I must firstly say I have never been abused or abused anybody else in my life. This is why I am battling to understand how a person can keep going back into a relationship that is just so wrong.

In the last year I have seen a well-educated lady become involved in a relationship which everybody else around her said it was heading straight for a disaster.

Family and friends tried to talk to her but to no avail. She even went so far as to say that she would drop all her friends to be with this other person. From the beginning of this relationship everybody told her that it was totally wrong. The other person was married and had a family that he was supporting yet he pursued this lady with a passion and promised that he would divorce his wife and marry this lady as soon as it was possible.

This relationship was on and off quite a couple of times with some serious verbal fighting taking place. The male involved constantly verbally abused this lady calling her every bad name under the sun. Then while they are “broken up” she is inclined to tell anybody and everybody all the sordid details of their affair. I wonder if anybody really wants to be around her anymore.

Yet after every break up we find this lady contacting this male once again, and then they get together again and the whole process starts all over again. At every break-up the abuse gets worse and worse.

Here at work everybody now knows what is happening and why her work is suffering. Her social circle also knows of this sordid affair and how she is being abused.

Yet with everybody telling her to get out and start enjoying her life, she still continues in this abusing relationship seeming to be addicted to it. She just keeps going back no matter what he calls her. He keeps talking of loving her, but after a night of passion, he goes straight back to his wife.

Now – I know there is a vast difference between IQ and EQ but when it comes to total stupidity I have a serious problem with people who keep banging their heads repeatedly against a wall coated with steel knobs in the hopes that the very next time somebody would have put a pillow in the way. All that happens is that sometime or the other there is going to be serious pain and lots of blood all over the place. I’m not even talking about the possible loss of her job when the bosses decide one day that they can no longer put up with all the side-shows and emotional outbreaks at work, or the number of days that are being taken due to “not feeling well”.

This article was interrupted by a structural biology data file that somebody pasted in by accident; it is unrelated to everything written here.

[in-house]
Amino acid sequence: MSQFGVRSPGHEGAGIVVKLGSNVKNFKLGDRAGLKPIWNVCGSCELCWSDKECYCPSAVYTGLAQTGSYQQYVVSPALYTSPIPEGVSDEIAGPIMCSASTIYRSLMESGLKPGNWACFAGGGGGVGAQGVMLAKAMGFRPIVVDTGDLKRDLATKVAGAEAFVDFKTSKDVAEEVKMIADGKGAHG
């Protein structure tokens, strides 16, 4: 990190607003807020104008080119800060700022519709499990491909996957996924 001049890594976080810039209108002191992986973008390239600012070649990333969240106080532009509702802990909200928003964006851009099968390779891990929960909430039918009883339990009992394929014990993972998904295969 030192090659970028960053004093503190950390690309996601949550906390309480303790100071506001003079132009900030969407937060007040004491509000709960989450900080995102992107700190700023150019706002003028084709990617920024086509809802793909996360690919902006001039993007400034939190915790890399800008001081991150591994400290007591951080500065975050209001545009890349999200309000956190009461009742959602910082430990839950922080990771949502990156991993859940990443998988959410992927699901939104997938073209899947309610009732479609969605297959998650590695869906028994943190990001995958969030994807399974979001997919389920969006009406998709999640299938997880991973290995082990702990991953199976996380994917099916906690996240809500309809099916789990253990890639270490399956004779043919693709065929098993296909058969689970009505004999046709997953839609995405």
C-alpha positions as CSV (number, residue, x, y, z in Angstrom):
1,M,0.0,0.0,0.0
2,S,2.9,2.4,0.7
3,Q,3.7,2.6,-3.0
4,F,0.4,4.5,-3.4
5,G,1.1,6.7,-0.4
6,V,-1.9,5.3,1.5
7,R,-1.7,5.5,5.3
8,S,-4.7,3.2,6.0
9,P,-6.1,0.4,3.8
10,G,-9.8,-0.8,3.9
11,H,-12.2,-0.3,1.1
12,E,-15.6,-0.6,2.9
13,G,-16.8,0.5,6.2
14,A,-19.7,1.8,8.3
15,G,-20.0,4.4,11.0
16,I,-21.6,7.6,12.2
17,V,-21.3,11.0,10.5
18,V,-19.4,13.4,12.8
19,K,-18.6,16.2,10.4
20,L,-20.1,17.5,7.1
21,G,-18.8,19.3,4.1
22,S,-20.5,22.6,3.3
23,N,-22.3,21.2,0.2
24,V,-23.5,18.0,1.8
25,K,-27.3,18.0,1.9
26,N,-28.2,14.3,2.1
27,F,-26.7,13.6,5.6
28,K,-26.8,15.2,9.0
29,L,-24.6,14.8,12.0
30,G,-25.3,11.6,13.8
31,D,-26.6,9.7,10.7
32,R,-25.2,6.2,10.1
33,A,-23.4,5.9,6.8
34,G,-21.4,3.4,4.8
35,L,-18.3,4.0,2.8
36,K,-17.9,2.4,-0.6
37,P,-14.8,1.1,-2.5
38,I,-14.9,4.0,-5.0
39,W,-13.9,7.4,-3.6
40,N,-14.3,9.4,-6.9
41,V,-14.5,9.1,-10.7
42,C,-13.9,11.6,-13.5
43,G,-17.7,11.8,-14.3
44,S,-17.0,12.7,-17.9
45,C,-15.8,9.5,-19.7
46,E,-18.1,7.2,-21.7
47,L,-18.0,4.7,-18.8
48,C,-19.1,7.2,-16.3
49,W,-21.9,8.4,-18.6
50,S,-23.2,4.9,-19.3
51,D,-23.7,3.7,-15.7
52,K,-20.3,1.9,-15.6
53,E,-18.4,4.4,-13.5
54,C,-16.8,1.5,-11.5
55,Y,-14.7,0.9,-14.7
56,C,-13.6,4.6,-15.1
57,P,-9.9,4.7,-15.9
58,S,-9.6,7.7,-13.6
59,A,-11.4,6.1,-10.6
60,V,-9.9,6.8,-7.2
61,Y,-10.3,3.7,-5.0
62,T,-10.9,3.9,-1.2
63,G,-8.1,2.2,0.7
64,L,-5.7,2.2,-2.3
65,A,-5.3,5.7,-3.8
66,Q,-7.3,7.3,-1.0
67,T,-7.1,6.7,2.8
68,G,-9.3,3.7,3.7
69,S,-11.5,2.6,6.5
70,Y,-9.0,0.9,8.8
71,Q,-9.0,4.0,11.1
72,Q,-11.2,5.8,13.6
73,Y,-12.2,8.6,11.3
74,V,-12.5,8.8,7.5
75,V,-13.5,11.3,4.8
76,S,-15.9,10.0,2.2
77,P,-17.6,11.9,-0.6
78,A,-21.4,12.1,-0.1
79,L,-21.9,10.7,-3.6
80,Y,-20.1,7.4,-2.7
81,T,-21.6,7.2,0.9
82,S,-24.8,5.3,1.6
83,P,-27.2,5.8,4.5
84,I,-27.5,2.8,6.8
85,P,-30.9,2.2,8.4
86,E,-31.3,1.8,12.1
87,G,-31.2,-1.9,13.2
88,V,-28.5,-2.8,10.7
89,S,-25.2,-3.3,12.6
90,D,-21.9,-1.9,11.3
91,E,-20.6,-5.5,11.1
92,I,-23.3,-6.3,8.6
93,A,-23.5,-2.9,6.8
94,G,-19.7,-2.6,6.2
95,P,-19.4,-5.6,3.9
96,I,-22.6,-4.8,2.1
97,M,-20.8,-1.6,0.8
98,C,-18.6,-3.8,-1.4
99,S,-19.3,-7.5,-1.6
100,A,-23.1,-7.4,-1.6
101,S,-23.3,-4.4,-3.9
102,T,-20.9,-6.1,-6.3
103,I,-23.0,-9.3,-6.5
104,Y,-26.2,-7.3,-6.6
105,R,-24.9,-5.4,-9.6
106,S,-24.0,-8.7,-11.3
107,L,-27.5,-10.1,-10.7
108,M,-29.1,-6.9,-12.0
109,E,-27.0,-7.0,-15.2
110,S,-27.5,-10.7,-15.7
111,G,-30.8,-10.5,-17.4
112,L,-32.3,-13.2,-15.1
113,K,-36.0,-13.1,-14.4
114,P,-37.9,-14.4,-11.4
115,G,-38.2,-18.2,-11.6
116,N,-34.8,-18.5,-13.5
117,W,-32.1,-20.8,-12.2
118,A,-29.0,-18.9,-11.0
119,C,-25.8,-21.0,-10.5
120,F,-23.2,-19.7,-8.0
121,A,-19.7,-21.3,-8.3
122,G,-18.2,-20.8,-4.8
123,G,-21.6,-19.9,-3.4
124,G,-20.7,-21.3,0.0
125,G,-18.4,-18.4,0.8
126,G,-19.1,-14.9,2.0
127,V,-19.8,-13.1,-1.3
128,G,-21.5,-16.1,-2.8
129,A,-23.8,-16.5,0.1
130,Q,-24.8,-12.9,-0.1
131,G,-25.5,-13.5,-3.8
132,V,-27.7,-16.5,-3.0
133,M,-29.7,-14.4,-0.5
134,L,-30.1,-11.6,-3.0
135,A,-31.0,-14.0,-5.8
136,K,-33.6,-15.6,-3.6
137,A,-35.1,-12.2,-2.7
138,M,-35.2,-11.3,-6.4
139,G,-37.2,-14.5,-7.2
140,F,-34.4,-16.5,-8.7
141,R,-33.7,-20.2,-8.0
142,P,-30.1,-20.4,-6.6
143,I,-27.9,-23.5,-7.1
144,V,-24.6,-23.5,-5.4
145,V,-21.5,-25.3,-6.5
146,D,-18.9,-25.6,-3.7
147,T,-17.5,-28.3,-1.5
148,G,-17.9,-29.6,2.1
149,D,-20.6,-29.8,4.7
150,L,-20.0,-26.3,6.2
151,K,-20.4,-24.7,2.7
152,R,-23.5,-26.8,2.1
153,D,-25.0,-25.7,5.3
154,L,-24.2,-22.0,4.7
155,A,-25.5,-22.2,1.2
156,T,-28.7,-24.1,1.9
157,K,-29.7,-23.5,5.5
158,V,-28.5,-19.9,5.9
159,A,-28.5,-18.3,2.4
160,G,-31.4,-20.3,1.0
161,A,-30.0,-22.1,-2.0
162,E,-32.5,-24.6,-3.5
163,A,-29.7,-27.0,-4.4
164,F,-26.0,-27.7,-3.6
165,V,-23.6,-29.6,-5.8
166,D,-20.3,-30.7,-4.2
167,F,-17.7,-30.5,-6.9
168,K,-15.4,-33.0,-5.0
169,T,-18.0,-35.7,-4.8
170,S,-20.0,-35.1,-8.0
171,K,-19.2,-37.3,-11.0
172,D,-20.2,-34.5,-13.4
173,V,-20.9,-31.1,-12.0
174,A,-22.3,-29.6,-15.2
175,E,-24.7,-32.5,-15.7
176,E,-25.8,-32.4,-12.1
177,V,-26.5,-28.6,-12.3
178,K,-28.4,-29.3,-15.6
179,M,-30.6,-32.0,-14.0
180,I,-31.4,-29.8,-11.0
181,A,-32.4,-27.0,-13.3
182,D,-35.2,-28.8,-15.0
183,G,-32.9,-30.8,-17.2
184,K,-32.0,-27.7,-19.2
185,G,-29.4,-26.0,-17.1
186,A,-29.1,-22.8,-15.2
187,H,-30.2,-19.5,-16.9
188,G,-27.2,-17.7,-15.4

Please give me your views on this as I am totally at a loss, yet I feel I cannot just turn and walk away.


Posted by on 05/05/2013 in Musings, Welfare


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Doesn’t the government look after the people first then themselves?

For those who don’t want to read anything long, skip down to the bottom for a bit that sums up the situation as it currently is.

I was under the impression that most governments that are voted in democratically, are there to govern the country/people on behalf of the people, that voted them into power in the first place

Since the ANC came into power here in South Africa they have built up a culture of spending money as if there is no tomorrow. Prior to coming into power they had to depend on the rest of the world to fund them as they claimed not to have any funds to keep operating.

The Mangaung conference (Bloemfontein to us older folk) cost the ruling party’s conference more than R100m. Most of this had to be paid upfront in full as many businesses had not been paid for the ANC’s centenary celebrations held there earlier in the year.